Mon | Mar 25, 2019

'Aquaman' - 'Black Panther' without substance, 'Thor' without impact

Published:Monday | December 31, 2018 | 12:00 AMDamian Levy/Gleaner Writer
Jason Momoa as Aquaman, a half-Atlantean/half-human who is reluctant to be king of the undersea nation of Atlantis.
Aquaman in his element.
Jason Momoa (left) and Amber Heard in a scene from ‘Aquaman’.
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I've never been more exhausted by a film in my life. To say that Aquaman was a labour of love would be incredulous. Laborious as it may be, there is little love for Aquaman, although it is not a film that is without its charms. In fact, Aquaman, for all its faults, has some very bright spots among its vast sea of disappointment. Particularly, the action in the film has some very well-done choreography, and it's a bright, colourful film. These are the highs of the roller coaster that is Aquaman. Most everything else - the acting, storytelling, and dialogue - are the very long lows.

 

DONE BEFORE

 

If nothing else, Aquaman simply feels like a film that's been seen before and done better - this year, in fact. It presents a highly advanced city hidden from the rest of the world in which two half-siblings must fight a one-on-one duel for a chance to rule. One would seek out war, the other would unite the kingdoms of the sea. Swap out a few locations and names and you have the basic premise of 2018's Black Panther, but without the nuanced storytelling and deftly handled themes that made that film so exceptional.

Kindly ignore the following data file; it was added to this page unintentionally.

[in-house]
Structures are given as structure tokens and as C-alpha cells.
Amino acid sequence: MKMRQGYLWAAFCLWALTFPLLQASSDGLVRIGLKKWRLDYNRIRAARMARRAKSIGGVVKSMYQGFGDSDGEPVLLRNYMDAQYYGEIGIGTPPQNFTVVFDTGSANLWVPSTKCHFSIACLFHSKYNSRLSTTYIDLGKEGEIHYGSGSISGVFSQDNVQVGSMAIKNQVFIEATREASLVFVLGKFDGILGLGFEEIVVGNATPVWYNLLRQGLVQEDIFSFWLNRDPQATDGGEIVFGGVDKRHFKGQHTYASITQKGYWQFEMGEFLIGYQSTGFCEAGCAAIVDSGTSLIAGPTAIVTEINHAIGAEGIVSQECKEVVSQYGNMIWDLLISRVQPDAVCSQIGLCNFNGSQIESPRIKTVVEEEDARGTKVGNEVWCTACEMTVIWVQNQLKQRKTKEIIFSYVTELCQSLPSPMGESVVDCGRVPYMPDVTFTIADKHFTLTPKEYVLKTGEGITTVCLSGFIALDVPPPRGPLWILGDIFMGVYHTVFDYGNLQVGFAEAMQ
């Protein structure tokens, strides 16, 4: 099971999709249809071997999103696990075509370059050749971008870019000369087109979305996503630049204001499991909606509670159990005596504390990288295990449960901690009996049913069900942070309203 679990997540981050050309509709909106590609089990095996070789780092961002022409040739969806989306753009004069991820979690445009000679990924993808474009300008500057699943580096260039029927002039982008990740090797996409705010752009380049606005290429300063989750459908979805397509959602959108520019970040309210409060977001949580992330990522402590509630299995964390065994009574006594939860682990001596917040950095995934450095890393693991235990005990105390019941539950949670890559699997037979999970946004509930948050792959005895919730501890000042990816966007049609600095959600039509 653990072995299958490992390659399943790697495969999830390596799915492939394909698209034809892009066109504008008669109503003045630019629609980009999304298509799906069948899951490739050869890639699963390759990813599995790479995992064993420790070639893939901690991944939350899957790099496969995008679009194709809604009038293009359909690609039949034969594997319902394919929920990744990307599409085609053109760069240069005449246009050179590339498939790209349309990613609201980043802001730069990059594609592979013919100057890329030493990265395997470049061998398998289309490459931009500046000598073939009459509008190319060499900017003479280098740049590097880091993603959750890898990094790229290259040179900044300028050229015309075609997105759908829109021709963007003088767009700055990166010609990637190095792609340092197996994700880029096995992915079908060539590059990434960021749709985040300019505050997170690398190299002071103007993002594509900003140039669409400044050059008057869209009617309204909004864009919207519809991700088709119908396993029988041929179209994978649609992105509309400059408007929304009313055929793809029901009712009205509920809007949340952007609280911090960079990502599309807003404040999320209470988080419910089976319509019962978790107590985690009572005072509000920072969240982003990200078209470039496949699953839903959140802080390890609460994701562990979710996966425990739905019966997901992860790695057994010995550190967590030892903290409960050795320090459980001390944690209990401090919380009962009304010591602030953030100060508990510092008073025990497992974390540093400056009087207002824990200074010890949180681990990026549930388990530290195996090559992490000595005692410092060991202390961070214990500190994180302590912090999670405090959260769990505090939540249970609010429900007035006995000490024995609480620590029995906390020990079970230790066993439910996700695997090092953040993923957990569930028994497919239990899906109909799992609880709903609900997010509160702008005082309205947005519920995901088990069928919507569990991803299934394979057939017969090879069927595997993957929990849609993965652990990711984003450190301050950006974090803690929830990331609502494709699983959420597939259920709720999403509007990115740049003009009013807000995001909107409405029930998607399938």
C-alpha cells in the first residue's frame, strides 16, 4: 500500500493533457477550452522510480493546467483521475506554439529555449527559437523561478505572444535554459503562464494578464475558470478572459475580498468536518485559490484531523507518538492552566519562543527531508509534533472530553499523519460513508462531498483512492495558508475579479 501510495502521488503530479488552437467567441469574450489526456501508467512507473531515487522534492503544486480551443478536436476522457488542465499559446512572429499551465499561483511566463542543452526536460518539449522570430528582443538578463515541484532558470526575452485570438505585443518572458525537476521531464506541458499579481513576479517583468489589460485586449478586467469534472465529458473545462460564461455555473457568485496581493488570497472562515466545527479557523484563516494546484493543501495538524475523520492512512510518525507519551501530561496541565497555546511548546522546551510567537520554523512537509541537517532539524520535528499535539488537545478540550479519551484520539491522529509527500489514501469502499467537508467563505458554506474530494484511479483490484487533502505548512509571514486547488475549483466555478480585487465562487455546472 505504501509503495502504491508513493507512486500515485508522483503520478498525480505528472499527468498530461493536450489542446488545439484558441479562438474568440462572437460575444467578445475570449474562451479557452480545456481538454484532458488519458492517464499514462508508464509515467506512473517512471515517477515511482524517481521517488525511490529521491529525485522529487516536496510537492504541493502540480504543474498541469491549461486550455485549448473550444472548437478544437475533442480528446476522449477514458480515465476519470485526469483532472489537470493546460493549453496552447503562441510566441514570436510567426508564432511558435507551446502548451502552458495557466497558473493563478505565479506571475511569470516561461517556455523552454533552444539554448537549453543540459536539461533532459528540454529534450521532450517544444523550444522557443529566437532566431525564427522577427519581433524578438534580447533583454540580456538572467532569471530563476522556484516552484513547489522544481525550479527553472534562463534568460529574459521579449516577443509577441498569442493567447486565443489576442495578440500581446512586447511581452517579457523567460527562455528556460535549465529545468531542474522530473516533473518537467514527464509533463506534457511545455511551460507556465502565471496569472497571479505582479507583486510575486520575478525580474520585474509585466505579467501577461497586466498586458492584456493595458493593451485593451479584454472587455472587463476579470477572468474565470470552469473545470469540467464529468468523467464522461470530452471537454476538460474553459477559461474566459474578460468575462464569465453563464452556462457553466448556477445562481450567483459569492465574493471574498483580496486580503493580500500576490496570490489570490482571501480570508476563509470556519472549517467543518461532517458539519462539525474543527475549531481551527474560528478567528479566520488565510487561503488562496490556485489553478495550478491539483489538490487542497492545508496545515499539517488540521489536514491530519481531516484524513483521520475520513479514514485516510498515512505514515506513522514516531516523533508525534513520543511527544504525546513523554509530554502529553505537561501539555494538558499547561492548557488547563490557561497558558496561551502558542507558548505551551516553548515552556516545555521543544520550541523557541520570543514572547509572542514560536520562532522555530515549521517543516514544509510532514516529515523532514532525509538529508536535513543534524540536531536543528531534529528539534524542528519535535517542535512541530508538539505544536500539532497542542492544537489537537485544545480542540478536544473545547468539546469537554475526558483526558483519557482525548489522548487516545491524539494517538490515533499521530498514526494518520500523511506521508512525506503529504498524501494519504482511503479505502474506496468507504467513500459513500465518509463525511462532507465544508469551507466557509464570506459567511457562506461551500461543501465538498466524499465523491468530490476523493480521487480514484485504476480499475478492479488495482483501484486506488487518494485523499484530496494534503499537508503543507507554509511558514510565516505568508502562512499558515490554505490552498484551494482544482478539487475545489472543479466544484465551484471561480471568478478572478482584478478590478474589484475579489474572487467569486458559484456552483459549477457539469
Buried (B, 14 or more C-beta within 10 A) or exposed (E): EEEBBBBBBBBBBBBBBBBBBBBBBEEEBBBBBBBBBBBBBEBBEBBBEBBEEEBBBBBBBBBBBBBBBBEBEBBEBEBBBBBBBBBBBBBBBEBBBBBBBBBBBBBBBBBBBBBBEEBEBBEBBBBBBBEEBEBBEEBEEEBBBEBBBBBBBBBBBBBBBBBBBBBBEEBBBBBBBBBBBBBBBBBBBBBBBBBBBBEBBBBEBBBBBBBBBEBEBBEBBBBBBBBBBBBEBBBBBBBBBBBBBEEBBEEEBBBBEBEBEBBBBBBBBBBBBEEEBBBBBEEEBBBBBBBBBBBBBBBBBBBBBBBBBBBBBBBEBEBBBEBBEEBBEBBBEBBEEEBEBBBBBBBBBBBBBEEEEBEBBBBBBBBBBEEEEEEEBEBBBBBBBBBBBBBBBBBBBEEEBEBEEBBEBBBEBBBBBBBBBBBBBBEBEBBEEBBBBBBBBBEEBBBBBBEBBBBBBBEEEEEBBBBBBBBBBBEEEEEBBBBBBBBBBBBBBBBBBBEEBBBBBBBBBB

Then, of course, there is Aquaman himself. A party boy who loves a good fight, but has no respect for the traditions of his people and is reluctant to claim the throne. His half-brother, the maniacal king Orm, covets the throne, but would use it to bring his people to destruction. Anyone paying attention can see obvious similarities to the Thor films, but without the sense of self-awareness that made those films so enjoyable.

So where does this leave Aquaman? It's not the greatest superhero film, but it's not the worst, and everything it has to offer has been done better. Not to mention, at two hours and 23 minutes, the film more than wears out its welcome by the halfway point. You're constantly fed expositional dialogue about the history of Atlantis, the power of some mystical artefact and several other important elements of the plot, which the film conveys without a hint of subtlety or cleverness.

The action is superb and the look of the film is unique and interesting. The film is severely silly and it's an experience just to get a taste of how weird it is. Even if the film doesn't seem to grasp its own ridiculousness.

Rating: Catch It On Cable.